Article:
And then of course there’s that other kind of power that we’ll finally name — “nuclear.” The truth is, the Bush administration is doing an excellent job of promoting a nuclear revival. The 2005 Energy Act offers a 1.8-cents-per-kilowatt tax credit for the first 6,000 megawatts of nuclear power constructed in the next few years. Companies are already lining up at the gate. We’ll probably see serious new proposals this year. The 1.8-cents credit is the same now being given to windmills — which is why you see these practically useless monstrosities cropping up on every hilltop. At least the money for nuclear will be well spent.

And once we have a revived nuclear sector in place, substitutes for oil do become possible. Electric hybrids seem workable — it’s just that you need a lot more electricity to run them. Hydrogen also has some possibilities — you just need some way of generating it. Hydrogen isn’t sitting around waiting to be harvested. It has to be manufactured — with electricity.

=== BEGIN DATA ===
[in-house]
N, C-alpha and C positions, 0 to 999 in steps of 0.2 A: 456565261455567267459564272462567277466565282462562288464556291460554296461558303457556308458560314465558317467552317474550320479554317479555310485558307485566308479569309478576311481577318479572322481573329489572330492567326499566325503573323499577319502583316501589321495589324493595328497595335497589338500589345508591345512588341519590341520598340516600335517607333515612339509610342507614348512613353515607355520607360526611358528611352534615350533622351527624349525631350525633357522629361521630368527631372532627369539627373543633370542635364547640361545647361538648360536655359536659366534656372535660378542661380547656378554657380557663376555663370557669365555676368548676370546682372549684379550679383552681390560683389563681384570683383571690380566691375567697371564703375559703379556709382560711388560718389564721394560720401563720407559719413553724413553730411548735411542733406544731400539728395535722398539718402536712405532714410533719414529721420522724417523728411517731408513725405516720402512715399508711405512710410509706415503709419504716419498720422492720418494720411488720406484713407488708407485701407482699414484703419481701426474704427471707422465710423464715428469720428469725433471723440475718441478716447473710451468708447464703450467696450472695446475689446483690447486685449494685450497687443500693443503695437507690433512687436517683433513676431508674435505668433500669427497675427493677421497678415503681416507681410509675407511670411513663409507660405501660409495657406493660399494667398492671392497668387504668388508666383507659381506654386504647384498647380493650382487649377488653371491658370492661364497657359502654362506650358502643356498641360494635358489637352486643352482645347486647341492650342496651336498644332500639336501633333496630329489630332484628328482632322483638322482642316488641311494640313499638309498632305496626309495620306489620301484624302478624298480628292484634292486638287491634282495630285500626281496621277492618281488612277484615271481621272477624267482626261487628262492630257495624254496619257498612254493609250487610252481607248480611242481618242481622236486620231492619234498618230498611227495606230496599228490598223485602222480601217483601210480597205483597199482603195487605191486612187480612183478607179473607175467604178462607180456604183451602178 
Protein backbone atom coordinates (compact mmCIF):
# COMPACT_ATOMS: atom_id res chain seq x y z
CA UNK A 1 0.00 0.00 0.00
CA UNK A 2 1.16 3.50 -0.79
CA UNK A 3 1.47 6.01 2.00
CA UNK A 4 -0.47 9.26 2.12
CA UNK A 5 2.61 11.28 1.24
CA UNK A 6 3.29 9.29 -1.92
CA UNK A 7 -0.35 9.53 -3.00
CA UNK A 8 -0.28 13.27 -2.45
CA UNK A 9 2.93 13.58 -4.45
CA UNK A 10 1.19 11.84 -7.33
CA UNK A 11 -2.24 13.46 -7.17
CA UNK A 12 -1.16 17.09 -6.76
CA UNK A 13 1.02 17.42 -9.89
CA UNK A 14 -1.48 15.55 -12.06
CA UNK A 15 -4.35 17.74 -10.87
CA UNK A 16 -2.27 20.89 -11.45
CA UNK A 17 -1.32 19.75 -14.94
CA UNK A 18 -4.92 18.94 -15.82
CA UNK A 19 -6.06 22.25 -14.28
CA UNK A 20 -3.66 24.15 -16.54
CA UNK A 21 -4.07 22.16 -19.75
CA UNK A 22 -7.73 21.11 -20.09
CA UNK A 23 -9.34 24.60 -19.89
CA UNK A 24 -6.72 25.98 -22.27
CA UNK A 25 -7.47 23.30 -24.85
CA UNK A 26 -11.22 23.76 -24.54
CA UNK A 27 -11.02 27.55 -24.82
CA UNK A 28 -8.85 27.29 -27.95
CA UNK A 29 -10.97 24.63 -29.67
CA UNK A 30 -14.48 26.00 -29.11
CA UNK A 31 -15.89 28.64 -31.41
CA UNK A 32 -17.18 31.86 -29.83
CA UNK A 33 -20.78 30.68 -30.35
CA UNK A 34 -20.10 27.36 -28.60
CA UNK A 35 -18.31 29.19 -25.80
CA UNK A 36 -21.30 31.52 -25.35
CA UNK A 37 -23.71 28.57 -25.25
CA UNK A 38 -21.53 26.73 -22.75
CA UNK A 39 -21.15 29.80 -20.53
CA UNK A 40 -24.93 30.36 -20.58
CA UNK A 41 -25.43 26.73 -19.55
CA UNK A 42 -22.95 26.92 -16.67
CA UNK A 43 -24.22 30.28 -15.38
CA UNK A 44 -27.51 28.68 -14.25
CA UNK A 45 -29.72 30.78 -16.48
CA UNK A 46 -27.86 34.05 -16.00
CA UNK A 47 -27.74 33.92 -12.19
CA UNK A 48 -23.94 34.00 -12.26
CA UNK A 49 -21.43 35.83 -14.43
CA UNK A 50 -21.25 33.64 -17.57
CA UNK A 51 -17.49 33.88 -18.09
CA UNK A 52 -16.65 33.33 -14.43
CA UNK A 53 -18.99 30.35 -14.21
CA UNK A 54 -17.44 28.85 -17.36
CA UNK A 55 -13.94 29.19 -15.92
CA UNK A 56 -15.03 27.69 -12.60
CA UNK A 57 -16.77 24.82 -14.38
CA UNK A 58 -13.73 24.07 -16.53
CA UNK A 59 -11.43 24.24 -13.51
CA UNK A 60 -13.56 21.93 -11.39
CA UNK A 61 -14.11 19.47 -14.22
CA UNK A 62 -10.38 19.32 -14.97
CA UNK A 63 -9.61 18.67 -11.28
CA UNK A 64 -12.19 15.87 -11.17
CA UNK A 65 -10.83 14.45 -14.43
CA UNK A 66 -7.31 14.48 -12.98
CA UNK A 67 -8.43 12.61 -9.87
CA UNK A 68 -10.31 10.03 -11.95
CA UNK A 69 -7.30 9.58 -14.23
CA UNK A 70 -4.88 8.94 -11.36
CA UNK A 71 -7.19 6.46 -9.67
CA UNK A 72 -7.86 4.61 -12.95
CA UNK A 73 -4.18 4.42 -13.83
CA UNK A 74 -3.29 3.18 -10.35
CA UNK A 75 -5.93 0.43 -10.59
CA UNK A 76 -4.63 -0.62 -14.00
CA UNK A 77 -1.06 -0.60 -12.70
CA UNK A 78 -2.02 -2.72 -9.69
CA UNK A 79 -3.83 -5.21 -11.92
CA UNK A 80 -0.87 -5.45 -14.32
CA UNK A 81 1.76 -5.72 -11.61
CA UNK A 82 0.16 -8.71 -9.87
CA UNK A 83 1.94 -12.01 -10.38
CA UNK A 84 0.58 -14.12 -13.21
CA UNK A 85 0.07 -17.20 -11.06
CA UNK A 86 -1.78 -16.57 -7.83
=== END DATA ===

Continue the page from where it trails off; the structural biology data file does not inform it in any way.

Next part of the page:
What we really need is for the words “nuclear power” to become a subject fit for polite conversation. As it is, somebody just shouts “Chernobyl” or “Three Mile Island” and everyone flees the room.

I’m just finishing the last draft of a book designed to do just that. It’s called Terrestrial Energy: How a Nuclear-Solar Alliance Can Rescue the Planet. If all goes well, it will be out next winter — just in time for President Bush to pronounce the words “nuclear power” in his last State of the Union Message.